Tag Archives: women’s lore

Parting expression among friends

The subject (SG) is my close friend from high school in Washington, D.C. who now attends college in Cambridge, MA. I asked her when we were on Facetime whether she had any dites, proverbs, or expressions she wanted to share, and she volunteered this joking expression our friends use when we’re together.

Note: The initials SG denote the informant, while A refers to me, the interviewer.


TEXT: “Have fun, stay safe!”


SG: Okay. So basically, whenever one of us leaves the room, we all say “have fun, stay safe!” Like, regardless of where they’re going. Even if they’re going to the bathroom or, like, getting something from the next room.

A: How did it start? Do you remember?

SG: Uh, well, at first it was something Y [another one of our friends] would say. Like, she’d always say that, completely in earnest, and we always used to make fun of her because, like,  what’s going to happen to us on the way to the bathroom? [laughs] Or like, does she think we’ll get jumped … in the hallway? going to class? [laughs] And so then we started doing it too, like, imitating her, to the extreme. Like, if one of us would get up to put something in the garbage … do you remember? We’d all yell “have fun, stay safe!”

A: [laughs]. Yeah. Um, so why do you, or I guess we, still say it now? Why do you think we still use it?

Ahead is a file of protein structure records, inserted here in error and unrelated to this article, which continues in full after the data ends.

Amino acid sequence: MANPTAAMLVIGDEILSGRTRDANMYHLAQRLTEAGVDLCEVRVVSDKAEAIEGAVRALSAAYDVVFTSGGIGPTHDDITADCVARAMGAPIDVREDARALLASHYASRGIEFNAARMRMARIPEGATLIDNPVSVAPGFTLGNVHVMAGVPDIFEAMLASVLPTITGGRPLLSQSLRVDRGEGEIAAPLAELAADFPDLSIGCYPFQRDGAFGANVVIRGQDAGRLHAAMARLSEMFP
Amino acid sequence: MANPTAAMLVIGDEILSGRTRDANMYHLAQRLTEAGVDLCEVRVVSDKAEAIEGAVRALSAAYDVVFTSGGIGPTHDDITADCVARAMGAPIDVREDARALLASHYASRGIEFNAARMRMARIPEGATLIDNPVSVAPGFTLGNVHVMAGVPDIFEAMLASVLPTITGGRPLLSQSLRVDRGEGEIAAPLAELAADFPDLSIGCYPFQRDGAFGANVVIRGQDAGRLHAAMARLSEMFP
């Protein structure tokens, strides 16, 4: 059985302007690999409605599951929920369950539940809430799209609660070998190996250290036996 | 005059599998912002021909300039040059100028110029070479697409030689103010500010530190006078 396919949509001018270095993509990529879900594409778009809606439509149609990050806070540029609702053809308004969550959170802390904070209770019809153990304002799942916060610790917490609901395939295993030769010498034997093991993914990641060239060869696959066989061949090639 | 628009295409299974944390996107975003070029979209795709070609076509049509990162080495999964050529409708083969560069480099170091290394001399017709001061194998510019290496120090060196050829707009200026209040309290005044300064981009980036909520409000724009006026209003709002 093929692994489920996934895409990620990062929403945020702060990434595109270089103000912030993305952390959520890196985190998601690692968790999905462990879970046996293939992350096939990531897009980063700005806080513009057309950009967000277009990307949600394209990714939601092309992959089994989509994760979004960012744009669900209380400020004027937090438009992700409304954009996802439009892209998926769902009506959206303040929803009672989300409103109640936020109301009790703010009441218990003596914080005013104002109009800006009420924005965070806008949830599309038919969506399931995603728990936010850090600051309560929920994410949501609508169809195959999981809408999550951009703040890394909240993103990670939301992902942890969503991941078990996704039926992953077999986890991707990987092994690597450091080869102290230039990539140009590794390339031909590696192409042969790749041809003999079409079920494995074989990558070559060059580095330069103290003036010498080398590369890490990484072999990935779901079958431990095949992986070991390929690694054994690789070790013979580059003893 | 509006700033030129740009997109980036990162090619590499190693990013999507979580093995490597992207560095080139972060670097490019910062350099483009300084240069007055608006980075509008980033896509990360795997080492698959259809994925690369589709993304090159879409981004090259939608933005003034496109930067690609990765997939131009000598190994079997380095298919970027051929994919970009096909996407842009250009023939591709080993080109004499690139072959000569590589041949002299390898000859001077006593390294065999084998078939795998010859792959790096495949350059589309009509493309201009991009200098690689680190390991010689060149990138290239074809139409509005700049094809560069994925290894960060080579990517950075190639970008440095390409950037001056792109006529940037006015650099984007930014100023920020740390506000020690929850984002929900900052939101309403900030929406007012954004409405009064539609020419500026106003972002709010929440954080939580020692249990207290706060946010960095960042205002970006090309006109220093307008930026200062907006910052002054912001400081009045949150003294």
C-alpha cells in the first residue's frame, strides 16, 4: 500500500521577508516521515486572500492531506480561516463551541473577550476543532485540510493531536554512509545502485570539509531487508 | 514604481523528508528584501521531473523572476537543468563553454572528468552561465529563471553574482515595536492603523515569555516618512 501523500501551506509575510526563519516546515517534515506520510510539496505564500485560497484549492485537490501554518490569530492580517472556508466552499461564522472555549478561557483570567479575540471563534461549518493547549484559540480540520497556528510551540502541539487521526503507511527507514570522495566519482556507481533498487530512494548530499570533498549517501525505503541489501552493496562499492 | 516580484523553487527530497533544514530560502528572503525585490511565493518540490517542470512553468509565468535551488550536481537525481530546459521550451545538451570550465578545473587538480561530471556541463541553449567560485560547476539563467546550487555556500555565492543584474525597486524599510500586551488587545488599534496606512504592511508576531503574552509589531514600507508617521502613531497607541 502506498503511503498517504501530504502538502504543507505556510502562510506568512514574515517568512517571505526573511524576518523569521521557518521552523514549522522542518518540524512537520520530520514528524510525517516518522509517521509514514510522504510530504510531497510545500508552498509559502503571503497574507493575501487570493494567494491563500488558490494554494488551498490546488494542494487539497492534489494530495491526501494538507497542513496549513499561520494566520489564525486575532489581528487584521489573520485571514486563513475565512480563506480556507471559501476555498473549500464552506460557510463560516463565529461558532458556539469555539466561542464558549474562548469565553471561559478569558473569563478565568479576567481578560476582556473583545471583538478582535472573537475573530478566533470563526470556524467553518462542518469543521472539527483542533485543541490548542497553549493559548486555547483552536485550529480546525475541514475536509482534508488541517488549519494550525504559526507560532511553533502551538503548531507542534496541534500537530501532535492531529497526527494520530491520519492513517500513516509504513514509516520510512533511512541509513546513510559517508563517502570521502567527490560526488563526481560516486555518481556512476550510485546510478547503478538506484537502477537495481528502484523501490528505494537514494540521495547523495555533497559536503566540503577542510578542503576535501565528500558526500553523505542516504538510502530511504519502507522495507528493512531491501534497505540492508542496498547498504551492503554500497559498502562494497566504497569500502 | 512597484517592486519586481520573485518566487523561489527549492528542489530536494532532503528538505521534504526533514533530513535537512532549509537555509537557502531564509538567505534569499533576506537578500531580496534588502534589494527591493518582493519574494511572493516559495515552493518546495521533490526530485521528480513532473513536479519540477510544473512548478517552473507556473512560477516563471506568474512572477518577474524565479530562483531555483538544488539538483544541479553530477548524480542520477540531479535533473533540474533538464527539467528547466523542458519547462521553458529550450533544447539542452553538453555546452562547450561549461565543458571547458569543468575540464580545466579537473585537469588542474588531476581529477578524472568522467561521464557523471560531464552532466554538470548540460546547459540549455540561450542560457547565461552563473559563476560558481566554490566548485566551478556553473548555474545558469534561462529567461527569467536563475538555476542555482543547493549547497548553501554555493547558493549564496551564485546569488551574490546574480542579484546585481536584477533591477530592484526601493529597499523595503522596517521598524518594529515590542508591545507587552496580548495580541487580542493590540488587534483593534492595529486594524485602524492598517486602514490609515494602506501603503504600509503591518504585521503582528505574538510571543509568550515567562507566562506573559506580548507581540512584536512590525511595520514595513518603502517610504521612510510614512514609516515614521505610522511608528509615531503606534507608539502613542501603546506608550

SG: Well, I guess over time, it kind of just became force of habit. Like, it stopped being a joke so much and it was just something we said. And now I feel like I kind of have to say it, you know? Otherwise … I don’t know. We’ll have bad luck or something. You know?


I thought this particular inside joke was really interesting when viewed in context of female friendships and a larger women’s folklore. The expression doesn’t really have much deeper meaning on its own, but it is a version of a common parting expression used among most women, which is “call me when you get home/get there,” or, more commonly today, “text me.” These phrases specifically allude to the danger that women disproportionately face when traveling alone, especially at night, but looking after one another’s safety is a chief part of female friendships; women are encouraged to travel in groups, often protect their friends from predatory men, and in recent years, are more likely to have each other’s locations shared on their smartphones. Phrases like these reinforce gender solidarity and a general feeling of sisterhood and community, but also somewhat unfairly place the burden of being safe on women, when the danger they are supposed to protect themselves from is almost always due to external factors and, most often, men themselves. For me, hearing “have fun, stay safe” has always been both a joke and a gentle reminder of the community that cares about my safety.